To Retire Early, Don't Have Kids

Early retirement is more easily attainable when you aren’t raising children.


If your dreams include retiring early, you’re going to have to save money more quickly than someone who retires at a traditional age. There’s a lot of advice out there about how to save more money: Forego a daily latte, give up cable TV, stop eating meals out, and get your books from the library. Sure, you will save a few bucks this way, which will add up over the years. But if you really want to supercharge your retirement savings, think big. Don’t have kids.

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According to this calculator at, the cost of raising and educating the requisite 2.3 kids where I live would have set me back nearly a million dollars. That’s a lot of lattes. I would have had to forego nearly 273,000 lattes to generate that kind of cash. Even if I stopped at the coffee shop every day on the way to work, it would have taken me 1,092 latte-free years to amass that pile of cash.

These figures only take into consideration the direct costs, such as feeding, clothing, and educating the kids. They don’t include the hit to household income when one parent decides to give up a career or downshift for a few years in order to be home with the kids. Nor do the figures include what Ann Kingston describes as the motherhood premium in a Maclean’s magazine article. The motherhood premium is the plateau and subsequent drop in salary experienced by university-educated women after having a child.

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The costs also don’t reflect the dip in marital bliss. Vicki Glembocki reports in a Philadelphia magazine article that after the first baby is born, marital satisfaction drops in 70 percent of couples. A 2005 study by researchers at Vanderbilt and Florida State University reports a higher rate of depression among parents than among nonparents. “Parents experience lower levels of emotional well-being, less frequent positive emotions, and more frequent negative emotions than their childless peers,” according to study co-author Robin Simon. “In fact, no group of parents—married, single, step, or even empty nest—reported significantly greater emotional well-being than people who never had children.”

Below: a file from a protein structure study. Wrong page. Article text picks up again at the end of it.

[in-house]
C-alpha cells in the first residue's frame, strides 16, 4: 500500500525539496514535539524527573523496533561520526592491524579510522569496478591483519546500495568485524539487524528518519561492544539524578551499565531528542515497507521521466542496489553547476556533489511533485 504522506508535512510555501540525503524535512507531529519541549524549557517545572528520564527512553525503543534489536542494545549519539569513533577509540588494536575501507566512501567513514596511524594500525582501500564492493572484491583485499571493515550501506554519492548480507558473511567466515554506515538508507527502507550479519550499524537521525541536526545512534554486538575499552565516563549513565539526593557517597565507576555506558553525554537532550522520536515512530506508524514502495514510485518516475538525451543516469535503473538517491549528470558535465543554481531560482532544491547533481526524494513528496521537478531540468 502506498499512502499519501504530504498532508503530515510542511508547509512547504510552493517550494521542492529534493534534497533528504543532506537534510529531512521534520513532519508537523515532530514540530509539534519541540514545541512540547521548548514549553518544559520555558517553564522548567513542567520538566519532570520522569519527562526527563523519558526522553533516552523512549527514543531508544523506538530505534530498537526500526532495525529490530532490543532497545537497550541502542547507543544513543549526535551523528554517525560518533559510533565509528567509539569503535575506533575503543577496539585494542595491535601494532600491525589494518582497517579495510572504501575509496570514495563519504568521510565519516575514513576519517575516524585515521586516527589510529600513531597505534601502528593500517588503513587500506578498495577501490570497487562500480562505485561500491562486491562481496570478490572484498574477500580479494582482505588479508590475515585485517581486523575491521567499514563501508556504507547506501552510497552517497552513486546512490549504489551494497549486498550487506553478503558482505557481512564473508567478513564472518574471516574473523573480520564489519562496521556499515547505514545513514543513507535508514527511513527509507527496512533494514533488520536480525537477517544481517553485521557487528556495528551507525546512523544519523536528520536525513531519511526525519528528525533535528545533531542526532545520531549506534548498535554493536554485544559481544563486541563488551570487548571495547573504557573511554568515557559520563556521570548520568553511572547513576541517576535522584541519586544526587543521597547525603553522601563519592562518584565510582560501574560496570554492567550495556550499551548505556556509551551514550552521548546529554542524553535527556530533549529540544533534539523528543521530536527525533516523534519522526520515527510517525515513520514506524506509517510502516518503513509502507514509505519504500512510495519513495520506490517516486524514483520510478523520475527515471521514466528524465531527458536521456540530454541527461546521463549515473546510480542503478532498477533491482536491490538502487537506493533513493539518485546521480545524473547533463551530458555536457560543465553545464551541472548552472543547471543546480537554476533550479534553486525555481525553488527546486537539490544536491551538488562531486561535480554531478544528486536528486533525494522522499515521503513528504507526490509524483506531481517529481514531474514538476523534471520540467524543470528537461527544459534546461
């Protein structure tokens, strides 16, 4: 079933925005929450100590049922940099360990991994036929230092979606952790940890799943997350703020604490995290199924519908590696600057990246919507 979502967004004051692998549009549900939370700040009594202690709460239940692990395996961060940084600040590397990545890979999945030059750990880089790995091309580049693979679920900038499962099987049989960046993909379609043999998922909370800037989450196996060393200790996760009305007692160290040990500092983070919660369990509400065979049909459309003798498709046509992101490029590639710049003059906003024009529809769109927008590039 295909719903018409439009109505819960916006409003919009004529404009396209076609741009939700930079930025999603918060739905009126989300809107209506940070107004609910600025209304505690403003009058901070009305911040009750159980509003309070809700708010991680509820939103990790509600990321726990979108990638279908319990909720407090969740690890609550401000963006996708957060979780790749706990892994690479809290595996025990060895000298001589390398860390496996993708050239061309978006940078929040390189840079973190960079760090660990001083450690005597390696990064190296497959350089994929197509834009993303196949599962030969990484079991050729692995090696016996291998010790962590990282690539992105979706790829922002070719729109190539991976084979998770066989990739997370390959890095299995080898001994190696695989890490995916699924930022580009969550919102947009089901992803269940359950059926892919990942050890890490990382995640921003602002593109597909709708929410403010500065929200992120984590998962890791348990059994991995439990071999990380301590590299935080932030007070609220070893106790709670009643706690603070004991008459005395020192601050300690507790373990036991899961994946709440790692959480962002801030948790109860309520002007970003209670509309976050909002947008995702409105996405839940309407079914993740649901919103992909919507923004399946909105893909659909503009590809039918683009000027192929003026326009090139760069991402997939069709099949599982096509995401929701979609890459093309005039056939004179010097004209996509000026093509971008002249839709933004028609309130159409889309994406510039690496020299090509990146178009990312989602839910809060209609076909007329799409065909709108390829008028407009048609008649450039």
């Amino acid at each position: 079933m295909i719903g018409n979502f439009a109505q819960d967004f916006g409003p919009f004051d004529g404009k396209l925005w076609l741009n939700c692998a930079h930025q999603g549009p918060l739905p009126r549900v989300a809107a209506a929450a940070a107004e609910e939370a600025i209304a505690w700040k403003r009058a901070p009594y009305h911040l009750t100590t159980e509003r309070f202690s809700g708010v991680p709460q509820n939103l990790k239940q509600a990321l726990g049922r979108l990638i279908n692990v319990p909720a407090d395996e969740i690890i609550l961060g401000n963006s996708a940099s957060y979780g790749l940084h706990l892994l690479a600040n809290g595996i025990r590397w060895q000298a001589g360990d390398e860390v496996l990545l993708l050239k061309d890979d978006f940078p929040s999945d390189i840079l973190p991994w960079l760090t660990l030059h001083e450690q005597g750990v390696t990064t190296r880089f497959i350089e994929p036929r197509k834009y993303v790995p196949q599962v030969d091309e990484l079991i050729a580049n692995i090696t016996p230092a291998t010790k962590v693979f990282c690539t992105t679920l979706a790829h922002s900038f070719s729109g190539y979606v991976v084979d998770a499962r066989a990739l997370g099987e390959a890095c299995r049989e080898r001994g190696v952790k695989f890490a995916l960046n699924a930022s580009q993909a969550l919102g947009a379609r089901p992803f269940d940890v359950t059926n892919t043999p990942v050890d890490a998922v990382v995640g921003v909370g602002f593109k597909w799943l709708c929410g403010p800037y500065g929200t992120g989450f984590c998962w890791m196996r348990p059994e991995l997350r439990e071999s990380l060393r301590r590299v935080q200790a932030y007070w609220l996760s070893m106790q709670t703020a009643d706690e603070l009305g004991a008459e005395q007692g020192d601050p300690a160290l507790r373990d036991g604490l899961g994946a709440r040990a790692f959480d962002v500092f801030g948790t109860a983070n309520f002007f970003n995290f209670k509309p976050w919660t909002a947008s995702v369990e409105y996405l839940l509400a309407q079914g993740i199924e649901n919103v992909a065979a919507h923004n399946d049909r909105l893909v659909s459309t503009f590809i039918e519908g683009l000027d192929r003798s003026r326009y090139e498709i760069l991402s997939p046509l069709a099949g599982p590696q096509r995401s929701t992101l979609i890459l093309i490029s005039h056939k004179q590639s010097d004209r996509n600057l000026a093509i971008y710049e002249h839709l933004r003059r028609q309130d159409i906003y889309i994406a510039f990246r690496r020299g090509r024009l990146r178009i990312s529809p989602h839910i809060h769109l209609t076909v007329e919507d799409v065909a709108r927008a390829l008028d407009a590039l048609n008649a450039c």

A growing number of women are deciding not to have kids at all. According to a 2006 Census Bureau report, 20 percent of women in the U.S. between the ages of 40 and 44 don’t have kids. That’s twice as many as three decades ago. And the numbers go up as the level of education goes up. Some 27 percent of women with advanced degrees in the same age group are child-free.

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Now I’m willing to bet that early retirement dreams are not influencing these trends. It certainly didn’t figure into my own decision not to have kids. But I can’t deny the impact that my decision had on my own ability to retire at the age of 44. Of course, if you decide to give up the joys of parenthood, you’ll have to be comfortable being out of the mainstream. But then again, that will be good practice for being out of the mainstream when you retire long before you are eligible for your first Social Security check.

Sydney Lagier is a former certified public accountant. Since retiring in 2008 at the age of 44, she has been writing about the transition from productive member of society to gal of leisure at her blog, Retirement: A Full-Time Job.